This ‘solution’ sounds to me like “kicking the can down the road.”

    “Lowering the worldwide greenhouse gas emissions is crucial to avoiding a climate disaster, …”
    This is an assertion that one frequently reads. However, the evidence for it is based on models that, while often characterized as being based on ‘physics,’ are heavily parameterized. That is, subjective ‘expert’ judgement on how clouds behave on average. All but the Russian model run warm! If Earth continues to warm, things will change. On the other hand, if Earth should cool, things will change.

    One thing that geologists have contributed to the understanding of Earth is that Earth is in a constant state of change, typically at rates too slow to be noticeable in a lifetime. Although, as James Hutton was fond of saying, “The present is the key to the past.” Similarly, the past is the key to the future.

    • (not really a reply to your comment, sorry, but the new comment box is AWOL).

      Much simpler to leave fossil fuels in the ground. KISS.

      Excess biomass should be used to improved the soil, for example by converting it to charcoal, or fermented to produce biogas, or used as animal feed, building materials or burnt in combined heat & power plants.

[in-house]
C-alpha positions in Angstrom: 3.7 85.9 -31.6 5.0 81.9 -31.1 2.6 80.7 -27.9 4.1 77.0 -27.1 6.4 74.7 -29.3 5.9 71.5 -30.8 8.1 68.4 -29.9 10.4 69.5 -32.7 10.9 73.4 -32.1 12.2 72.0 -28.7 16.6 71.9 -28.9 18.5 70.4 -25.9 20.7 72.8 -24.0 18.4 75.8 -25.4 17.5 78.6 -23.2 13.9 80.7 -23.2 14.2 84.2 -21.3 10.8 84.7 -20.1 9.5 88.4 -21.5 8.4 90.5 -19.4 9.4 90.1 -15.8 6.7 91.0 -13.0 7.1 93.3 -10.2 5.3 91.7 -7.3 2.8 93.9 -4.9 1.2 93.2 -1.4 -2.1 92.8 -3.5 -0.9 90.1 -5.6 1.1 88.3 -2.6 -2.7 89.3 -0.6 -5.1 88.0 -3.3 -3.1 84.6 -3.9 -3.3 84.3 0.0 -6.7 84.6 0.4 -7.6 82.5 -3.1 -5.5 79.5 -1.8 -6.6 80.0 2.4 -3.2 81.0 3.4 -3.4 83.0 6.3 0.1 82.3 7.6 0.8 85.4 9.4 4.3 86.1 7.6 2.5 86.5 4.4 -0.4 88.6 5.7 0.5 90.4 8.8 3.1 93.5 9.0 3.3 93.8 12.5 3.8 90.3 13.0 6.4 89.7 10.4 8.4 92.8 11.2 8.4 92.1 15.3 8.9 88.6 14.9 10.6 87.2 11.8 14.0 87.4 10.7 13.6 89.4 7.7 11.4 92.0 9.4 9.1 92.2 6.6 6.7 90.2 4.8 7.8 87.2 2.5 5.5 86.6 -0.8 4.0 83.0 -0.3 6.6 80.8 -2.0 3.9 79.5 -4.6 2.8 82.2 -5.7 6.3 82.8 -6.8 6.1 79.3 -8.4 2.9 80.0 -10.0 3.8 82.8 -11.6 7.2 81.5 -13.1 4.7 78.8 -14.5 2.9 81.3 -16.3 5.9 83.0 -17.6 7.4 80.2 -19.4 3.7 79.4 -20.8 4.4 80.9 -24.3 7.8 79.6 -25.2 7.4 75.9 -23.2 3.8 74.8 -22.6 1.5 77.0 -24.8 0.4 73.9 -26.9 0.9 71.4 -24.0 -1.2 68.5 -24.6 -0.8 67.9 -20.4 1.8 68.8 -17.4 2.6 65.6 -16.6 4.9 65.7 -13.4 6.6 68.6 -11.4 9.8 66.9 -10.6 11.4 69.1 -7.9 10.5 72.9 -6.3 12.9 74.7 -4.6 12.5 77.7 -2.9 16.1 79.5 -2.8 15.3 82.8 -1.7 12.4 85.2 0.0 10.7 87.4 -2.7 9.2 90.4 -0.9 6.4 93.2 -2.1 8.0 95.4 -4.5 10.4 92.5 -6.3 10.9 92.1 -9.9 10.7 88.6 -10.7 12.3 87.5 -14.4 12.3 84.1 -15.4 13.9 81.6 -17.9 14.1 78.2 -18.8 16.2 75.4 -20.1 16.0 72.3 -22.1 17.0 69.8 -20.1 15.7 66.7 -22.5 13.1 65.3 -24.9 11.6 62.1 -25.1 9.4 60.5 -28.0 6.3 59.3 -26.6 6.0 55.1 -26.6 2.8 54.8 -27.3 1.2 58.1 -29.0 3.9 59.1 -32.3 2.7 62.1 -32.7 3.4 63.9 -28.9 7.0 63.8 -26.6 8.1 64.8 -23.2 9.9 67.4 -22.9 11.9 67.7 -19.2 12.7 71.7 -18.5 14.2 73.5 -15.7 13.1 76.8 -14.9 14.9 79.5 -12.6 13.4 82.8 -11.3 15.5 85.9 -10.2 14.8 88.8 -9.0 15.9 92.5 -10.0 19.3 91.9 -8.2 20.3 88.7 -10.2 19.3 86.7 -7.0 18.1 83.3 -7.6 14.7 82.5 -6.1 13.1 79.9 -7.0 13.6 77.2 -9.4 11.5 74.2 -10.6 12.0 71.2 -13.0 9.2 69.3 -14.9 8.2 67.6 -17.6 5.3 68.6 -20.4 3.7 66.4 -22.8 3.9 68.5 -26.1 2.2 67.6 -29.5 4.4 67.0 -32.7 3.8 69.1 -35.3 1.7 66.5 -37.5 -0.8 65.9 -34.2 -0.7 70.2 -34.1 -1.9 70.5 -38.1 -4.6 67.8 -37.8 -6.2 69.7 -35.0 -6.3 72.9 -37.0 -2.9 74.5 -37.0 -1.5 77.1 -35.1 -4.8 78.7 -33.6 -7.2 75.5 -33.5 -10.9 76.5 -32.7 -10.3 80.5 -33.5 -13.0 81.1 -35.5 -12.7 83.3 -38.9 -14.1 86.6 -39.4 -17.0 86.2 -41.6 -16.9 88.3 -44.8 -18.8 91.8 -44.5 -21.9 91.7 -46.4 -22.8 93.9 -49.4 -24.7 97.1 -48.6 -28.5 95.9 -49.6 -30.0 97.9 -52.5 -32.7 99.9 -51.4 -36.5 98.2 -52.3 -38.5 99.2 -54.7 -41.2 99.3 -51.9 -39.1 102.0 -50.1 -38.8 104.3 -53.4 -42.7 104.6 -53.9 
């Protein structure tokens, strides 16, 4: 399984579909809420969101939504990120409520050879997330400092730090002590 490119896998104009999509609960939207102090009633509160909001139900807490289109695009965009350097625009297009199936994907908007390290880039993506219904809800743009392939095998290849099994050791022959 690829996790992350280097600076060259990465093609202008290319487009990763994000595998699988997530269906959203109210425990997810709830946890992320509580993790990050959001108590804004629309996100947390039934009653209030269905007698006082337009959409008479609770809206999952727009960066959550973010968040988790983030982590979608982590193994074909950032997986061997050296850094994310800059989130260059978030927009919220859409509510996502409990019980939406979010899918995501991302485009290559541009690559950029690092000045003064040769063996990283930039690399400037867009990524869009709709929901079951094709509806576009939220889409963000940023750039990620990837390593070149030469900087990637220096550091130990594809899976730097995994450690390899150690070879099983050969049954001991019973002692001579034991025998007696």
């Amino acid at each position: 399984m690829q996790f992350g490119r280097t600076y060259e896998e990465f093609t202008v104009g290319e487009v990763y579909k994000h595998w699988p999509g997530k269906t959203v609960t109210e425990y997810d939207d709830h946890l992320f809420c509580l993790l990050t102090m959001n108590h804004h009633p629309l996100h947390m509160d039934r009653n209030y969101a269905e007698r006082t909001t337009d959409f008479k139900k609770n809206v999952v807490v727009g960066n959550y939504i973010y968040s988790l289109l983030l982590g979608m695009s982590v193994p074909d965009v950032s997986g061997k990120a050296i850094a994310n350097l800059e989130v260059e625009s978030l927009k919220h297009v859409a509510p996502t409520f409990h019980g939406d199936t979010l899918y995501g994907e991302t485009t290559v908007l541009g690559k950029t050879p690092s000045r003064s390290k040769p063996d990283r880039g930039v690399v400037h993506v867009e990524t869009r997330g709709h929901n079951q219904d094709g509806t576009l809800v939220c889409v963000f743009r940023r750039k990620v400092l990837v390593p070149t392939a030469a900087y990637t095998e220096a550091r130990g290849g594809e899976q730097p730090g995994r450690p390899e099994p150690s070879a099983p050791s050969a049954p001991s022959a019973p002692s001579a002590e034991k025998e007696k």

We don’t need such “solutions”.

  2. Hottan Bothred | April 14, 2023 at 10:01 am | Reply

    So they’re proposing landfills of fibre, wrapped in thick 4mil polyethelene plastic, also buried, and then highly salting the earth so nothing can ever grow. Without either, it will ferment, and emit CO2 and methane. It’s creative, but silly, and the exact opposite of old environmentalism. With their date-palm example in mind, why not store it in deserts? Or why not let it rot and capture the methane and carbon and use it to replace other fuels? Or at least burn it, capture the electricity, and then bury the remaining carbon charcoal? Currently such things are being plowed under to replace fertilizer, or used as animal feed, or otherwise not wasted in a landfill, or being shipped around to landfills by burning diesel.

    2.4% economic cost is too high. Countries are happy to grow at that rate. Putting the world economy into stagnation or recession would prevent people from caring about the environment, and they’ll do counter-productive things to survive. Are you willing to pay more than 2.4% for everything, earn 2.4% less, own posessions that are worth less, maybe lose your income entirely in a recession, and lose government financial support as well in cutbacks? Even if you are willing, you’ll need use cheaper fuels to live.